Evicted: Country's Oldest Black Bookstore in San Francisco

Evicted: Country's Oldest Black Bookstore in San Francisco

After more than half a century, the nation’s oldest black bookstore, Marcus Books – named after Marcus Garvey, a man who is known as the father of black nationalism – is closing its San Francisco location on Fillmore Street following an eviction notice for nonpayment of rent. 

According to the San Francisco Examiner, the eviction has been drawing a lot of attention from members of San Francisco’s black community, even eliciting a response from the President of San Francisco’s NAACP chapter, Amos Brown, who says, “You can’t deal with this bookstore without dealing with the bigger sickness.” Brown cites the bookstore’s closure as another chapter in the poor treatment of black people in California and San Francisco, going so far as to blame “the public policy, that created the conditions for the black community to be torn asunder.”

Supervisor London Breed, who represents the Fillmore district, said of the eviction that “for me, it was almost the last evidence that African-Americans have a significant existence in San Francisco,” as she recalled being given the book Autobiography of Malcolm X by Marcus Books as a teen, because she didn’t have enough money to pay for it.

A note on the store’s door from the owners points to Mayor Ed Lee’s numerous speeches “stating his commitment to righting the wrongs of the San Francisco Redevelopment Agency’s slaughter of the thriving African American Fillmore District.” As a result of his words, “we at Marcus Books believed the City would take some affirmative action on our behalf,” the note said.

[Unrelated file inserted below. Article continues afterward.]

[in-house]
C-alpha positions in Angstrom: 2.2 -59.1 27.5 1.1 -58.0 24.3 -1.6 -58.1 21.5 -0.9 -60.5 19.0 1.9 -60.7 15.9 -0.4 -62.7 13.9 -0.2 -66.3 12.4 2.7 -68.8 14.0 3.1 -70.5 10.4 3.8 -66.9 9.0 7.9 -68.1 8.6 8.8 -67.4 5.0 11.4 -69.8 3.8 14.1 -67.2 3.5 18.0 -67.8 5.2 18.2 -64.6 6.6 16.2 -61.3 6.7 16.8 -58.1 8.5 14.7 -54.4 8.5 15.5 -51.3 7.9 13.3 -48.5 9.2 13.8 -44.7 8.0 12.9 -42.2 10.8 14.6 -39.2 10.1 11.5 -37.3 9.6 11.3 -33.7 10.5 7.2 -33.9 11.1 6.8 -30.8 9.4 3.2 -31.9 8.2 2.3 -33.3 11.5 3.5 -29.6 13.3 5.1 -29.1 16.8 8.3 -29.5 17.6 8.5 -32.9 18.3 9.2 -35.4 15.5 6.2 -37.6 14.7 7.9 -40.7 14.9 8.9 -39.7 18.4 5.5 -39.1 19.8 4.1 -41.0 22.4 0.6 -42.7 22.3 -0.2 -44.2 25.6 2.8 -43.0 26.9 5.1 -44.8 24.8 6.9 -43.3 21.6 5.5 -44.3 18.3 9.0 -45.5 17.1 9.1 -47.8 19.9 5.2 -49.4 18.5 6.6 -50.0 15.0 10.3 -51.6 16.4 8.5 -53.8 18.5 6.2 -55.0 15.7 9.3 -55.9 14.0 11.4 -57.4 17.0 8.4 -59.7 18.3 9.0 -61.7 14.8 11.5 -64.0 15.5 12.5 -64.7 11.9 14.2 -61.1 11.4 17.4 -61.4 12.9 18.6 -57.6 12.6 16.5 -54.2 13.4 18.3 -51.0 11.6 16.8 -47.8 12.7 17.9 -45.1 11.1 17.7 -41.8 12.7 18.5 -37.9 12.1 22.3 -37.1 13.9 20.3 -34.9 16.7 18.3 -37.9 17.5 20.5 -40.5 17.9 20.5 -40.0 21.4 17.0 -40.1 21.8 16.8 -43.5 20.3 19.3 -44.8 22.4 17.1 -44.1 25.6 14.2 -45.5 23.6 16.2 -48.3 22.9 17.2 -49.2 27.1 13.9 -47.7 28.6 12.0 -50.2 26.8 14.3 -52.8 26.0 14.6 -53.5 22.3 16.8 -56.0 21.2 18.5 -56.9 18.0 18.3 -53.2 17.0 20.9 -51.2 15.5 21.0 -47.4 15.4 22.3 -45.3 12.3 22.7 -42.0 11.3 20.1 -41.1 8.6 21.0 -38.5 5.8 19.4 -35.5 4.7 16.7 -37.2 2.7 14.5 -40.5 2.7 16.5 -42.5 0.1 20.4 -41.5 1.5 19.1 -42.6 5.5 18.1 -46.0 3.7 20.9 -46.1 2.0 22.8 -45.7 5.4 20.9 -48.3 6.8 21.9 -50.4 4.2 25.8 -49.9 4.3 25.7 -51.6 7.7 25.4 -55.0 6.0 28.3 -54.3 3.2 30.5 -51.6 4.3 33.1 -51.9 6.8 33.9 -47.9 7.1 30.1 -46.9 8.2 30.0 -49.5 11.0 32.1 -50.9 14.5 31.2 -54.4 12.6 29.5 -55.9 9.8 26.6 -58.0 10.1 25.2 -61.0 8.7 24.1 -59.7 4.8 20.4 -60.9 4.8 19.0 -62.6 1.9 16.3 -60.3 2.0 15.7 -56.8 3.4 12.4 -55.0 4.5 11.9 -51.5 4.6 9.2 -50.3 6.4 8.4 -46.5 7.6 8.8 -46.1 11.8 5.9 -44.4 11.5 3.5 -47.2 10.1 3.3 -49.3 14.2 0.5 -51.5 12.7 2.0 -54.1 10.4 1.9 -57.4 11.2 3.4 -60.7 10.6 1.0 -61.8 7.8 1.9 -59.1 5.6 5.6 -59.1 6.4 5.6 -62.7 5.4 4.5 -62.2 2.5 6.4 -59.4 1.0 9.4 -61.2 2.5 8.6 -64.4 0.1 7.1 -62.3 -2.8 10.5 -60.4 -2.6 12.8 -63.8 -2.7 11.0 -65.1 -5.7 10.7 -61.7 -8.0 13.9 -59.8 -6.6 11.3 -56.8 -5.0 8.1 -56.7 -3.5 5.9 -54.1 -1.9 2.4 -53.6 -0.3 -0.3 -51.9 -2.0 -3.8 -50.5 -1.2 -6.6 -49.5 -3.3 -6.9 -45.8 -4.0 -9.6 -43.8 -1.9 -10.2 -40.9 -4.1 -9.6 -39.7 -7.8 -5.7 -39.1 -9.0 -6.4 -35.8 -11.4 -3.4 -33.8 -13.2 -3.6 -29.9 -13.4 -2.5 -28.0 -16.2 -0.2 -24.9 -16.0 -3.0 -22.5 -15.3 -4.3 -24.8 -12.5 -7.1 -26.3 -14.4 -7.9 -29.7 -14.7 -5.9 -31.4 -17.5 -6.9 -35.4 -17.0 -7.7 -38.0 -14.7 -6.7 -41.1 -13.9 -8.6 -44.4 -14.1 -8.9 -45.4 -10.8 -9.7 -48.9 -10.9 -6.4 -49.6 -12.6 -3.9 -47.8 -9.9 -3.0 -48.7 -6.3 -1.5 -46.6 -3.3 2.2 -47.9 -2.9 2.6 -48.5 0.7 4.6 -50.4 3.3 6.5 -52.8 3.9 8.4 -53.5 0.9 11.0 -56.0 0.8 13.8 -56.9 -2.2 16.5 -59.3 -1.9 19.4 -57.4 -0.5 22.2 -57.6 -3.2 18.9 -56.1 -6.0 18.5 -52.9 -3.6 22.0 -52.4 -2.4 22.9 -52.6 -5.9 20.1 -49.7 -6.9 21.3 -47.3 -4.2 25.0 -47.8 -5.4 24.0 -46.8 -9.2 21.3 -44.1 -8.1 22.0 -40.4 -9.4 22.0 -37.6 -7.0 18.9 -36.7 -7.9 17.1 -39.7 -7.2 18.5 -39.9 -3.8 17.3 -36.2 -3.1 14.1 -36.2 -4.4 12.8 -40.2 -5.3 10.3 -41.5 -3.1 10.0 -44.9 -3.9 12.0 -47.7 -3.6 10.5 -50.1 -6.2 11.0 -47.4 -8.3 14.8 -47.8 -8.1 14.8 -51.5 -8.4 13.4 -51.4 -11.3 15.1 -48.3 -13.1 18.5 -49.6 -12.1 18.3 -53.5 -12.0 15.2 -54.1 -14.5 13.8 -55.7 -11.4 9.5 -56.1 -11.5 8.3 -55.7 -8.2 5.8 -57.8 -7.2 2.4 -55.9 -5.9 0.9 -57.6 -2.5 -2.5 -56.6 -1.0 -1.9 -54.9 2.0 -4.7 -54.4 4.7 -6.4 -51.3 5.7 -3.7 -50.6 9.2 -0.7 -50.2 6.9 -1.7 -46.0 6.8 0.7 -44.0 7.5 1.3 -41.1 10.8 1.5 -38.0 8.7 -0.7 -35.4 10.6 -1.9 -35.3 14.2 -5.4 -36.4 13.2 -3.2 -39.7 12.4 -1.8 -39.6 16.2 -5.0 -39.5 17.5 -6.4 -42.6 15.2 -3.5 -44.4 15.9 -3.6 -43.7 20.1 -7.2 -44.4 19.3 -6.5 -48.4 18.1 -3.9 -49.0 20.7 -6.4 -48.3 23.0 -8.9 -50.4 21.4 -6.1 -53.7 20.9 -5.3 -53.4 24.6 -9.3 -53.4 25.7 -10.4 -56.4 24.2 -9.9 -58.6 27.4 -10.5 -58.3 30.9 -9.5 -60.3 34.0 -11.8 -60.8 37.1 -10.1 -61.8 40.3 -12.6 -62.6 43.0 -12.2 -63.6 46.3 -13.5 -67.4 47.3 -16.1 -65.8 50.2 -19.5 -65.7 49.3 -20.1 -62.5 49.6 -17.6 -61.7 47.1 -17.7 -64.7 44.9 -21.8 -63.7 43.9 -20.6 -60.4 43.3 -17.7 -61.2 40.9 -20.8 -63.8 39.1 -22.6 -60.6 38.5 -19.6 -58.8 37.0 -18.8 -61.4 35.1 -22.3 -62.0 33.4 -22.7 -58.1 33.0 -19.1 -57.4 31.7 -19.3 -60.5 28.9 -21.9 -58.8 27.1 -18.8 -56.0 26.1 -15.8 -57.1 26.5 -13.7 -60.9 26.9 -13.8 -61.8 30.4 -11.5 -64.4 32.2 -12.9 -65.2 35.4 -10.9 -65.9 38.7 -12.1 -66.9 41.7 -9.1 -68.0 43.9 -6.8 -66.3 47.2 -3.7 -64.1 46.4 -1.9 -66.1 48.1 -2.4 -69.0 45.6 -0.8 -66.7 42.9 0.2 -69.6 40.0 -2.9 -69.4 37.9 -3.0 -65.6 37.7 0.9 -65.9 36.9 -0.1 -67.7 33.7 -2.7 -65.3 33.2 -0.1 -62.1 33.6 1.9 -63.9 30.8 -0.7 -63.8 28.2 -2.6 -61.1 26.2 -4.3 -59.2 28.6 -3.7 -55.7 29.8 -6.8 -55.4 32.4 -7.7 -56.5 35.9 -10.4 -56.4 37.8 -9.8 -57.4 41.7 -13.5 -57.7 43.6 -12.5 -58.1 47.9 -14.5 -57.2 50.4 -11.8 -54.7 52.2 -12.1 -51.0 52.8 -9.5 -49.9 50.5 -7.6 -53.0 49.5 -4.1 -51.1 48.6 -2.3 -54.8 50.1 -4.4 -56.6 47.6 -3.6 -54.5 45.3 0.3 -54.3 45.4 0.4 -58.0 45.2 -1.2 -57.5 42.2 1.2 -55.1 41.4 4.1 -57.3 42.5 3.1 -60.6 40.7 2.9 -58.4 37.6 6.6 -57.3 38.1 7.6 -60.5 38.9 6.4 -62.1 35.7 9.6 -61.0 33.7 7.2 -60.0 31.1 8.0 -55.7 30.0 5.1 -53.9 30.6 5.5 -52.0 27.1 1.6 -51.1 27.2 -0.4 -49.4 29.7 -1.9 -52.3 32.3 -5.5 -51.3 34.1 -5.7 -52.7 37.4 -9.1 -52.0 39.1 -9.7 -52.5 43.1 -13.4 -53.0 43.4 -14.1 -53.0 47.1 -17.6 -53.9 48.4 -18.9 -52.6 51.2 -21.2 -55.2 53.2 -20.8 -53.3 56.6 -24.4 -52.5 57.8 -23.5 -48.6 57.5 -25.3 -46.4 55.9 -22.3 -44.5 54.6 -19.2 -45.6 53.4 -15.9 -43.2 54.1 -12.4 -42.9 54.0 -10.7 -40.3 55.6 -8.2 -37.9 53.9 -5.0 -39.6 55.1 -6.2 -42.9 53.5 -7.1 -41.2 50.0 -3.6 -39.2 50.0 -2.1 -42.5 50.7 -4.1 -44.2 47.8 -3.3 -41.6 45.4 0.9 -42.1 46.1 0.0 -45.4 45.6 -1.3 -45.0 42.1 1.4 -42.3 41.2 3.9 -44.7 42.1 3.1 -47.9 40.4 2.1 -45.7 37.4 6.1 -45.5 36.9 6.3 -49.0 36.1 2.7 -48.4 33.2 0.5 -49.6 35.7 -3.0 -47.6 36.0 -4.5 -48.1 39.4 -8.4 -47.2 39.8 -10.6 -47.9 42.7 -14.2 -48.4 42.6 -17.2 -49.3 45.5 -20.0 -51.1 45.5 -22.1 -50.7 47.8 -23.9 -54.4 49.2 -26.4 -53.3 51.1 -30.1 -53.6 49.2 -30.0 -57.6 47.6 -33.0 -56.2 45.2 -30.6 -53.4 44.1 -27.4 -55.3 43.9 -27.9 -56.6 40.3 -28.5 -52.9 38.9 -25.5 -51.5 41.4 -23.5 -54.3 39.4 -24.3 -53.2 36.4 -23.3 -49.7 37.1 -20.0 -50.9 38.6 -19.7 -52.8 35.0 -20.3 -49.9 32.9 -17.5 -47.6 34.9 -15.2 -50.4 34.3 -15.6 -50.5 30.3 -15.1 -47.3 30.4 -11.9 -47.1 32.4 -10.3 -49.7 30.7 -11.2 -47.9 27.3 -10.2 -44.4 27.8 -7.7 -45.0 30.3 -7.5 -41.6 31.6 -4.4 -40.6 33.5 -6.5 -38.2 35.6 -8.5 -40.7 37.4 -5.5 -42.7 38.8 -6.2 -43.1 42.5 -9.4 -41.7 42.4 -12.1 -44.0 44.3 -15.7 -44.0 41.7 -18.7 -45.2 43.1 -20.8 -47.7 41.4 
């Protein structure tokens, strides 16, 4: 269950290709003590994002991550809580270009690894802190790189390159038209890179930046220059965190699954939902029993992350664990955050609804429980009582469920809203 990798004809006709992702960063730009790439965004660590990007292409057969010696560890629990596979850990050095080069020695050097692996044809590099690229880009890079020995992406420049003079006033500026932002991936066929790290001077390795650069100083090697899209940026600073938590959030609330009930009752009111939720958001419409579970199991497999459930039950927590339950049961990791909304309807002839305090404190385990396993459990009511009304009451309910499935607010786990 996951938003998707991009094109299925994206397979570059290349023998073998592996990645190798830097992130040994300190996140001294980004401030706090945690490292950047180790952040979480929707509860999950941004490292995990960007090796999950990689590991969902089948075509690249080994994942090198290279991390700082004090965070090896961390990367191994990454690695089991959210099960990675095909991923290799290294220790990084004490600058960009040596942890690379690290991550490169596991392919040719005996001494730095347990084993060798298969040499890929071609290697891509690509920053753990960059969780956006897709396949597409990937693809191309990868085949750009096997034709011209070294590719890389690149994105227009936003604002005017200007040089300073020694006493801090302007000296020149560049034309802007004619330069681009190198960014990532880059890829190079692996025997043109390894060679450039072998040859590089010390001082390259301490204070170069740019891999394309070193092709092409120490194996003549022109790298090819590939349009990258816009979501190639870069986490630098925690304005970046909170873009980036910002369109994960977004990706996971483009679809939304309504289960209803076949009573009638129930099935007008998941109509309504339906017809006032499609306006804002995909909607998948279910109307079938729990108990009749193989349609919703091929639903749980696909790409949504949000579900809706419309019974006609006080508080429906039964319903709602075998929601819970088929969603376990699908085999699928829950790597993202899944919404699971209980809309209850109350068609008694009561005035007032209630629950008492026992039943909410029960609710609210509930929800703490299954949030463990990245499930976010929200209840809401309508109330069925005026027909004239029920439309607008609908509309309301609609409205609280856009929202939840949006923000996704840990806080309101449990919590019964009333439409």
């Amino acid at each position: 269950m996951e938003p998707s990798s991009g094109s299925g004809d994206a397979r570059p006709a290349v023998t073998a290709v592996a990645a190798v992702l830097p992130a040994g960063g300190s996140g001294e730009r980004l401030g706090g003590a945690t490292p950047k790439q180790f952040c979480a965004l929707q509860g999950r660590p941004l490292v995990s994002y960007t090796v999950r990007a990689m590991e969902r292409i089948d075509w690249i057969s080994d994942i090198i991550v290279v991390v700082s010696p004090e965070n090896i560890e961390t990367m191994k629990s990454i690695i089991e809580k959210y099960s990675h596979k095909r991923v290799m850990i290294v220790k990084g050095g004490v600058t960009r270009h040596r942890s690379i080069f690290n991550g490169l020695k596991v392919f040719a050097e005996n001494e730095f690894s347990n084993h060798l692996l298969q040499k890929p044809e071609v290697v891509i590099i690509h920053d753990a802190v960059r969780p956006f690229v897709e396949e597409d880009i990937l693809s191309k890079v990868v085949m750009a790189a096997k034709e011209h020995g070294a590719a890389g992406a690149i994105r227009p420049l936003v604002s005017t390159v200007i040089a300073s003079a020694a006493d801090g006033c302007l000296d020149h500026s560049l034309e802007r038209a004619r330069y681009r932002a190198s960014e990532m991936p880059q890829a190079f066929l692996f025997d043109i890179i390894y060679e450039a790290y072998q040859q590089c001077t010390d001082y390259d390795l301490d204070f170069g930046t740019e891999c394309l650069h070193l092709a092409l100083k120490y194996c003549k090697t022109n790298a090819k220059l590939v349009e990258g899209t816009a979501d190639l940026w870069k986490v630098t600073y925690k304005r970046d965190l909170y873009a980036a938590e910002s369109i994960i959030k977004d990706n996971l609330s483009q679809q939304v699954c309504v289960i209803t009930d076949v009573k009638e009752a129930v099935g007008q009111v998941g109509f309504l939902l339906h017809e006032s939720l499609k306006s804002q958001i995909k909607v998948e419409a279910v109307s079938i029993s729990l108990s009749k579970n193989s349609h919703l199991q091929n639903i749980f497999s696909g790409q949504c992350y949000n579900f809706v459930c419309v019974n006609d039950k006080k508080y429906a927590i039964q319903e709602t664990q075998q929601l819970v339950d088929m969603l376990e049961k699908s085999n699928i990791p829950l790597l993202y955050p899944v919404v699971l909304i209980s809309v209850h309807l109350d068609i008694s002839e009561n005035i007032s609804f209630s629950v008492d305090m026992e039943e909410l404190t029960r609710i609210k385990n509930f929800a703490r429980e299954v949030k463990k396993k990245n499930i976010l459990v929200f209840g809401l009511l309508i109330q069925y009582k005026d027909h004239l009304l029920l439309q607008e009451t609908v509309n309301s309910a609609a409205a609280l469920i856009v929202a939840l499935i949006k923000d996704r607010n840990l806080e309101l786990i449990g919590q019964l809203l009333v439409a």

After several attempts to fight their eviction, the bookstore failed to raise $1 million, falling short by $750,000 despite being designated as a city landmark by the Board of Supervisors.

President Barack Obama has been receiving mixed reviews on his approach to making greater strides forward for black Americans. An article published by The Atlantic begs that question, saying, “for many… a history-making president may not be enough.”  

Author Ishmael Reed says that Marcus Books’ closure is a reminder that the struggle for black equality is not over and “can also be blamed on the post-race mass delusion that the oppression of blacks is an ‘old fight.'”

Reed was referring to “post-racial America,” a term that was ushered in with Barack Obama’s historic election. National Public Radio (NPR) conducted a poll in 2010, in association with the Pew Research Center, which indicated that 39% of black Americans felt that they were in a better position than they had been in five years. CNN published a piece headlined, “The Post-Racial Revolution Will Be Televised,” with a picture of a multiracial cast, captioned,Still looking for post-racial America? Turn on the TV.

But many still believe that racism and prejudices are at extremely high levels. Most recently, the owner of the Los Angeles Clippers Donald Sterling’s comments about blacks earned him a one-way ticket to be “banned for life” from the NBA. 

According to the White House’s website, President Obama and the White House have been working since the beginning of this presidency to secure the future prosperity of the African American Community.” The most recent initiative the White House launched in this regard is My Brother’s Keeper in February of this year, which touts the motto “creating opportunity for boys and young men of color.” Two other initiatives are the White House Initiative on Educational Excellence for African Americans and the White House Initiative on Historically Black Colleges and Universities.

However, it doesn’t seem like San Francisco’s black community thinks enough has been done. According to the Examiner, Reed said the recession has “hit blacks harder than others as a result of discrimination from the banks, leaving little over for the purchase of cultural products.”